Another strategy involving ART modification is to ‘add’ ART agents, like tenofovir, to an existing ART regimen. In patients with detectable viremia, the primary aim is to intensify the ART regimen to achieve virologic suppression. When tenofovir is added as the intensification agent, its relatively benign effect on lipids can result in improvements in lipid parameters. For example, in the Gilead Study 907 study patients on ART who had detectable viral loads between 400 and 10,000 copies/ml were randomized to add tenofovir or placebo [114]. At 24 weeks there was a modest decrease in TC of 17 mg/dl and in TG of 24 mg/dl. When the placebo group was rolled over to receive tenofovir from weeks 24 to 48, TC decreased by 12.1 mg/dl and TG by 22 mg/dl. Similarly, tenofovir could be added safely to stable ART regimens in virologically suppressed patients for the purposes of improving lipid profile as demonstrated in ACTG A5206 [57]. In some cases, switching ART may allow for subsequent discontinuation of lipid-lowering medications started after initiation of ART. For example, Martinez et al. reported that in 162 subjects who were taking lipid-lowering therapy and switched to ritonavir-boosted atazanavir from other ART regimens as part of the Bristol Myers Squibb early access program, almost a third were able to subsequently discontinue lipid-lowering medications [115].

Although the data are very limited, adding lipid-lowering therapy may be more beneficial than switching ART. In a study of HIV-infected patients with mixed hyperlipidemia on their initial ART regimen, patients were randomized to switch from a PI to a NNRTI (nevirapine or efavirenz) or to add pravastatin or bezafibrate to their unchanged ART regimen [116]. TG levels decreased by 25, 9, 41 and 47% at 12 months for patients on nevirapine, efavirenz, pravastatin and bezafibrate, respectively. There were statistically significant differences between the nevirapine and efavirenz arms and between the pravastatin and bezafibrate arms (p < 0.01 for both). Furthermore, lipid-lowering therapy with pravastatin or bezafibrate resulted in significantly greater decreases in TC and LDL-C than switching ART to nevirapine or efavirenz.

Overall, switching ART by replacing ART medications should be reserved for patients who have developed significant lipid abnormalities on a specific ART regimen, are unable to attain lipid control with standard lipid-lowering therapy, or cannot tolerate lipid-lowering agents. Special care must be taken to ensure that a switch in ART will not result in loss of virologic control [113].

Conclusion

HIV infection is associated with increased risk of CHD due primarily to traditional risk factors but also, in part, to chronic inflammatory changes and immune activation caused by HIV infection itself as well as metabolic side effects of ART agents. In fact, uncontrolled HIV infection appears to be a more important contributor to cardiovascular risk than ART, as demonstrated by the increase in CHD events seen in HIV-infected patients undergoing treatment interruption compared with those on continuous ART in the SMART study [30]. Epidemiologic associations between dyslipidemia and CHD risk in HIV-infected persons are supported by data from large cohorts of HIV-infected persons such as D:A:D [22,67]. There is no reason to believe that traditional risk reduction strategies will not translate into benefit for those with HIV infection; therefore aggressive management of dyslipidemia, smoking cessation, exercise and weight management are warranted in all HIV-infected patients.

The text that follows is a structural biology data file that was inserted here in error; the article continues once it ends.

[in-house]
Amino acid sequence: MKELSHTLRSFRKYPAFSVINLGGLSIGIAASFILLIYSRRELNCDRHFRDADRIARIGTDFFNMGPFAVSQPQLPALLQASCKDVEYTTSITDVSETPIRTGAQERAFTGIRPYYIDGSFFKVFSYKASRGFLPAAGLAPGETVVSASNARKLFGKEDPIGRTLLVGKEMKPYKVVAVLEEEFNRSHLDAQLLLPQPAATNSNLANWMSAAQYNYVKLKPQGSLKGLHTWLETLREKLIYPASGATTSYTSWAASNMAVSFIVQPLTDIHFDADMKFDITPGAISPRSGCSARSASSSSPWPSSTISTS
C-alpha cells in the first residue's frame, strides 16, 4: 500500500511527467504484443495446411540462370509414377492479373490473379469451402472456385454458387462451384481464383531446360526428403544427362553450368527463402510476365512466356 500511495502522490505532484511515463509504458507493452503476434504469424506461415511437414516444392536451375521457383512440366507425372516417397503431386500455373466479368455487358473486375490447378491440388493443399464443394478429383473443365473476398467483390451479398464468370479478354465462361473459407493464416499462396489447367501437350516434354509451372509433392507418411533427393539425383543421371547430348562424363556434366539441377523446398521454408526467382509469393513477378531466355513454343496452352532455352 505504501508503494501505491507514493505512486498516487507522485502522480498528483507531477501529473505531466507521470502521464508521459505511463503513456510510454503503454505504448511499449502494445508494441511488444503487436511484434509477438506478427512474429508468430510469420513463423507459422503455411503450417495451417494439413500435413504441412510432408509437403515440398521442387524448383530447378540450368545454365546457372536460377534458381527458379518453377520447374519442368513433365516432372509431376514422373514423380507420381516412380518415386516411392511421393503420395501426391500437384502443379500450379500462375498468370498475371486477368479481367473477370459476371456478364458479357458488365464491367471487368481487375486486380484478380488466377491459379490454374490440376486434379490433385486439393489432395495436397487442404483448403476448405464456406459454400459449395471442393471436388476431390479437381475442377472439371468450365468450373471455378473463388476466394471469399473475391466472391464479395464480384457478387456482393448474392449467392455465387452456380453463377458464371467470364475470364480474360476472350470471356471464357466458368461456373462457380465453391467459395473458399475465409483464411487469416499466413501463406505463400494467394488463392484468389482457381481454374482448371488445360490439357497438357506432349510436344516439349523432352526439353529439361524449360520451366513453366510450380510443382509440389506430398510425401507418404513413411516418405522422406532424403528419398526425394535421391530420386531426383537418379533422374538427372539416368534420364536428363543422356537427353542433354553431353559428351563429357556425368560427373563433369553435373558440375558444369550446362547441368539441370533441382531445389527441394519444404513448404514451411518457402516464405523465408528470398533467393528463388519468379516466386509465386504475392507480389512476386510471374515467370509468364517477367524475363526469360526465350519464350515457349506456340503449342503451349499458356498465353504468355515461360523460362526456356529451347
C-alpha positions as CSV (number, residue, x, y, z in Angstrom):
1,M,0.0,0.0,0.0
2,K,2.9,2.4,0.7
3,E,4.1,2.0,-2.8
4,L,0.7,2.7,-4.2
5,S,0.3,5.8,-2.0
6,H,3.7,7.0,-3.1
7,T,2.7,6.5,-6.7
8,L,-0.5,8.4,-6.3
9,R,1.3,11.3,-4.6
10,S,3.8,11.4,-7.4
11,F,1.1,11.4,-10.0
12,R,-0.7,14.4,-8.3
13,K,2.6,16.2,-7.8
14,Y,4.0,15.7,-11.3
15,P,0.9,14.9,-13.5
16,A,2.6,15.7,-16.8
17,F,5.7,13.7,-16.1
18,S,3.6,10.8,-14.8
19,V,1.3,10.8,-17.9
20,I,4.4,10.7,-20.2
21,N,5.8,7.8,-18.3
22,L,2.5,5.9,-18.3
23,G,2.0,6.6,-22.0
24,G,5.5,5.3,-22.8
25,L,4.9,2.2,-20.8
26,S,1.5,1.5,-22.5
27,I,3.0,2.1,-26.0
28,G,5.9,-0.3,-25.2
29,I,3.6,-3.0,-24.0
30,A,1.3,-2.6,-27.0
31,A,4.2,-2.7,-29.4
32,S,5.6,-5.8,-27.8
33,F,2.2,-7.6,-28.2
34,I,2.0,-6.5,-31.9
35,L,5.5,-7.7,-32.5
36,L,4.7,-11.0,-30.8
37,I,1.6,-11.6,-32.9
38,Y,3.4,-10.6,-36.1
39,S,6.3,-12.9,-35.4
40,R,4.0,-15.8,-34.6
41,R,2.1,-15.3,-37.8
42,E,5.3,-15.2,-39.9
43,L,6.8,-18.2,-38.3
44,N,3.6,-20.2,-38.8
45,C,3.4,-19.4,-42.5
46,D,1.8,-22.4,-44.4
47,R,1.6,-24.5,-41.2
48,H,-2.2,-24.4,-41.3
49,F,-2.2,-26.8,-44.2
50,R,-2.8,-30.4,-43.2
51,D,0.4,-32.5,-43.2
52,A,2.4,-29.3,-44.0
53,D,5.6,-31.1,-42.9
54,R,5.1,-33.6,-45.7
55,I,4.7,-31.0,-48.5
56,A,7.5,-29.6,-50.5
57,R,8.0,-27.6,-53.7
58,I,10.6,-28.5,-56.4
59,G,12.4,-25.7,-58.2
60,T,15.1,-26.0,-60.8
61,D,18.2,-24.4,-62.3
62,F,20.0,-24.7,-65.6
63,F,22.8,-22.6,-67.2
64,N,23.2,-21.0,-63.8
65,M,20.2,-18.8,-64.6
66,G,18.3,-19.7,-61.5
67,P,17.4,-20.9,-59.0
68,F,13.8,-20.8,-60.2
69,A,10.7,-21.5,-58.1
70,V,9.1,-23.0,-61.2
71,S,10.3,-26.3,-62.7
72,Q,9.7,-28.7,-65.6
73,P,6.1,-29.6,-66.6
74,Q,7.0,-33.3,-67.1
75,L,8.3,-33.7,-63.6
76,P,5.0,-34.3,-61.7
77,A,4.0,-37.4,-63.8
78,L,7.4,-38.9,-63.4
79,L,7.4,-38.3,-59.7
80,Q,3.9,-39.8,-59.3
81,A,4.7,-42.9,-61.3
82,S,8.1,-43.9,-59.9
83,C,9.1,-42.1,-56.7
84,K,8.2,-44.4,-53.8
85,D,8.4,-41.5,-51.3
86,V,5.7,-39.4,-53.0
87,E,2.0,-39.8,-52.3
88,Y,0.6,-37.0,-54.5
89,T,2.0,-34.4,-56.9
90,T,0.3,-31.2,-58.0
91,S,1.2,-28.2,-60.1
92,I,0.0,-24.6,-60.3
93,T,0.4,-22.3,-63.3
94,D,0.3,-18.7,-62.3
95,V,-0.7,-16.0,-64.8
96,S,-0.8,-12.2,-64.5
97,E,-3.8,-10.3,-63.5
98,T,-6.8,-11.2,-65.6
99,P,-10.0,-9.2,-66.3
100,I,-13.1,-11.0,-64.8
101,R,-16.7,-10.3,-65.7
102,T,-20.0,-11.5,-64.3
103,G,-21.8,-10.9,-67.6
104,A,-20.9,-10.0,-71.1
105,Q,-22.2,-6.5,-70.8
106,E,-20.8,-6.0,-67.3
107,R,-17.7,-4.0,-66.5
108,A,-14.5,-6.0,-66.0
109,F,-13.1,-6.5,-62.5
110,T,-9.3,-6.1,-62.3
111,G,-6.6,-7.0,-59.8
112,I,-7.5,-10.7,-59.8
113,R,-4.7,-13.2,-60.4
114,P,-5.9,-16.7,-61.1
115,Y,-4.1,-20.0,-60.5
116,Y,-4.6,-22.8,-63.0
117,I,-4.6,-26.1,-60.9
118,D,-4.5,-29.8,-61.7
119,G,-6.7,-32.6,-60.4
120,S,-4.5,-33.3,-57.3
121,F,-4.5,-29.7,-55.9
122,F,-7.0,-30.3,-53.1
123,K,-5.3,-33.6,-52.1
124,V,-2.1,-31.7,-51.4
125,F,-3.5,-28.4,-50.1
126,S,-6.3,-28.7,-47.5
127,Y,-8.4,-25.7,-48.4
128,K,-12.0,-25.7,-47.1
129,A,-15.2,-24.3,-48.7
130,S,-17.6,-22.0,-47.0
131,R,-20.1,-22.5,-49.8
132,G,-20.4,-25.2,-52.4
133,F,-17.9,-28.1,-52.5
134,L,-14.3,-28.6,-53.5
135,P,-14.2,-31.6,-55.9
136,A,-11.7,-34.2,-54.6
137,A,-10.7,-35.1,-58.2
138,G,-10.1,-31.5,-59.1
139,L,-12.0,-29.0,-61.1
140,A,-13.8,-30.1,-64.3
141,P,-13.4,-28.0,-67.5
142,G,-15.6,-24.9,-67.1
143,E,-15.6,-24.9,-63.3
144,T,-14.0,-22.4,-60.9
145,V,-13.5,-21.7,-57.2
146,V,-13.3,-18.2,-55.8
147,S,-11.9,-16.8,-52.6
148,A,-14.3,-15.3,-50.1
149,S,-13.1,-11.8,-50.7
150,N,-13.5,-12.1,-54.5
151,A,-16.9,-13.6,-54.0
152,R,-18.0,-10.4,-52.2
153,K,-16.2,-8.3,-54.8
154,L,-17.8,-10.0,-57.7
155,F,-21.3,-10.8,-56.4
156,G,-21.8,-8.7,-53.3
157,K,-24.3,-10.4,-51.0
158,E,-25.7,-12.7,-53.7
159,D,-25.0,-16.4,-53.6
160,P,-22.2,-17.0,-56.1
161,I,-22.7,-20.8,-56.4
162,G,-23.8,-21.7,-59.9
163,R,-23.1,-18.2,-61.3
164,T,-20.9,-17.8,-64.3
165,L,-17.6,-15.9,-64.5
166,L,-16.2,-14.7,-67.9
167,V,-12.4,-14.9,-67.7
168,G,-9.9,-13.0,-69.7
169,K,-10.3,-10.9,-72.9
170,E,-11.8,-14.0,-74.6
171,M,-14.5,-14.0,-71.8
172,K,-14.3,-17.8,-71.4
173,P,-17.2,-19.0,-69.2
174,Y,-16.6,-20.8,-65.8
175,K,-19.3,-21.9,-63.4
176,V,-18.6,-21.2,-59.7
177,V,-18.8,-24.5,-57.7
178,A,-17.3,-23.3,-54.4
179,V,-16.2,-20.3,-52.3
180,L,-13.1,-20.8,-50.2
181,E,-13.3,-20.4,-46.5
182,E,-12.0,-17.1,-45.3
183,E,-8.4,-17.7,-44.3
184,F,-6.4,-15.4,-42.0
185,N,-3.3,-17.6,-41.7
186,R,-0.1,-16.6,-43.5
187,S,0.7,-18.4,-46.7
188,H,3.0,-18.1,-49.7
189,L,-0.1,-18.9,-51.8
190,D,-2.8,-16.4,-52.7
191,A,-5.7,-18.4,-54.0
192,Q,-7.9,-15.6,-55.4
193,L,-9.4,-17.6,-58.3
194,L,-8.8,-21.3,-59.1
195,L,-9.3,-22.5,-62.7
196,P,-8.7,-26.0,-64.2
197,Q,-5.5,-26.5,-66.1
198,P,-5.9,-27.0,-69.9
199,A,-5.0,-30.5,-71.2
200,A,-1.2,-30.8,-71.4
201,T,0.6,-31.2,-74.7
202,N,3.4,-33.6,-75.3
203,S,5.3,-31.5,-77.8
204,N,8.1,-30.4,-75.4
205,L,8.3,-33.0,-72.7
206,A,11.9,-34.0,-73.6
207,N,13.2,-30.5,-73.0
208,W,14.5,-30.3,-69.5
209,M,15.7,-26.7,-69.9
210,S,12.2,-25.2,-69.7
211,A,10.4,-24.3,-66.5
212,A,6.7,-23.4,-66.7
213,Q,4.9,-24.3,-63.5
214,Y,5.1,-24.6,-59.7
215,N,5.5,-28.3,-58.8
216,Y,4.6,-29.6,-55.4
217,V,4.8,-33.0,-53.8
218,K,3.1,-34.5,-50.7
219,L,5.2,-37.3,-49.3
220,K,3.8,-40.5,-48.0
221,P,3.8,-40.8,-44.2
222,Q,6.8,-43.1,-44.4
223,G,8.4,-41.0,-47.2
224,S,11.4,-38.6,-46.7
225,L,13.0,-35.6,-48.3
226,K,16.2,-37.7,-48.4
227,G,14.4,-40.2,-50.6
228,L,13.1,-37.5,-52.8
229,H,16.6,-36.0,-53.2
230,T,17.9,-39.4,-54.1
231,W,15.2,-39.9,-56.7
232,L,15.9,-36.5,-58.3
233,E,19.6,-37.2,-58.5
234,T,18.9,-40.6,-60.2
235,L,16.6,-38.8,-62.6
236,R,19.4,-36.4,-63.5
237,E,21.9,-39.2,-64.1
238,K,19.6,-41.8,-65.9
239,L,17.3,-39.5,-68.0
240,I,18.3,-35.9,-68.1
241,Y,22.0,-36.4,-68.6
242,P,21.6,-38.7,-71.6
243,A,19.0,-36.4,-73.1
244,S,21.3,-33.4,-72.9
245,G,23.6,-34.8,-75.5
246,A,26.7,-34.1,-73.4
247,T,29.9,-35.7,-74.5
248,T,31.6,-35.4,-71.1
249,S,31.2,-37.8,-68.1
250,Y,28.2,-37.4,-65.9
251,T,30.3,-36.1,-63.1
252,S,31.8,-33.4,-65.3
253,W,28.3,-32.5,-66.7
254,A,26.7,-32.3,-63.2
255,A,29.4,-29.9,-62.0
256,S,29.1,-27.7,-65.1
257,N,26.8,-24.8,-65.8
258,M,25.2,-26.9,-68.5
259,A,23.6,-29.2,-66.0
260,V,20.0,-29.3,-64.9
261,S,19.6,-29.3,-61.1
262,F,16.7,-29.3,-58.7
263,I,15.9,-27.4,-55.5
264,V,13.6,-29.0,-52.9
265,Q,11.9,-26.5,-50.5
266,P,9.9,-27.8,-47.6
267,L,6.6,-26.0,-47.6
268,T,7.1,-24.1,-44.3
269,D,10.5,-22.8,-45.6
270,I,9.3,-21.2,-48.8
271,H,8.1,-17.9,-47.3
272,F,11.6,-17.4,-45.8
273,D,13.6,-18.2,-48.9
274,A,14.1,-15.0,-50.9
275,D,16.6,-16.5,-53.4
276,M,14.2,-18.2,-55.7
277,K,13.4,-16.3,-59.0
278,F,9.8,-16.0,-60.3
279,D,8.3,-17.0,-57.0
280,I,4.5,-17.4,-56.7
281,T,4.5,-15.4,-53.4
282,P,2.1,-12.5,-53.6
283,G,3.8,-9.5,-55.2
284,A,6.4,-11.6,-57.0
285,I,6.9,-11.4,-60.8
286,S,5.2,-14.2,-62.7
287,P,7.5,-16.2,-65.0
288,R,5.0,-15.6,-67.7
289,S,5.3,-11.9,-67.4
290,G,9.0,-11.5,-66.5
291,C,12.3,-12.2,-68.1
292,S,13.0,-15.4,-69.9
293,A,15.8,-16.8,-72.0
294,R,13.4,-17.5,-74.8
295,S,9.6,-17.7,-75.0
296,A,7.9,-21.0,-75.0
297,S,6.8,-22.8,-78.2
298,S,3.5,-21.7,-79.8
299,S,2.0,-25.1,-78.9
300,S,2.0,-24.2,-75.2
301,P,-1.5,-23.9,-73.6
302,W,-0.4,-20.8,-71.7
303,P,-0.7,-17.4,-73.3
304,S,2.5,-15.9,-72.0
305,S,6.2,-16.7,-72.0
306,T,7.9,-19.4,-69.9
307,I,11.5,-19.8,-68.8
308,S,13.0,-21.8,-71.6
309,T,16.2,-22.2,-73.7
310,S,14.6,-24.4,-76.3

Dyslipidemia in HIV infection presents with distinct lipid patterns associated with uncontrolled HIV disease and with restoration of health after initiation of ART. Individual host demographic and genetic characteristics and metabolic abnormalities caused by specific ART combinations, such as ritonavir-boosted PIs, contribute greatly to the type and degree of dyslipidemia seen in HIV-infected patients taking ART. Effective management of dyslipidemia can be challenging due to the multiple drug–drug interactions between individual ART agents and lipid-lowering therapies. However, several commonly used lipid-lowering therapies including many statins, fibrates and fish oil combinations have been evaluated in HIV-infected individuals and have also been demonstrated to be effective in reducing TC, LDL-C and TG levels. Statin-associated pleiotropic improvements in markers of inflammation and endothelial function observed in the general population have not yet been demonstrated in HIV-infected patients but are currently in study. Bile acid resins such as cholestipol and cholestyramine could reduce absorption of ART medications and should be avoided in HIV-infected patients. It is important to target specific dyslipidemia patterns in each patient with the appropriate lipid-lowering therapies in the recommended sequence according to the established guidelines [65]. Careful lipid-lowering therapy selection is required to avoid potentially serious drug–drug interactions with the patient’s ART. If lipid level goals are not reached with individual lipid-lowering therapies, combinations such as statin–ezetimibe, statin–fibrate and fibrate–fish oil may be indicated. Switching ART to a more lipid neutral regimen may be considered to improve ART-induced dyslipidemia. However, given the risk of virologic failure, replacement of ART should only be performed when lipid control cannot be achieved with lipid-lowering therapies or when lipid-lowering agents cannot be tolerated.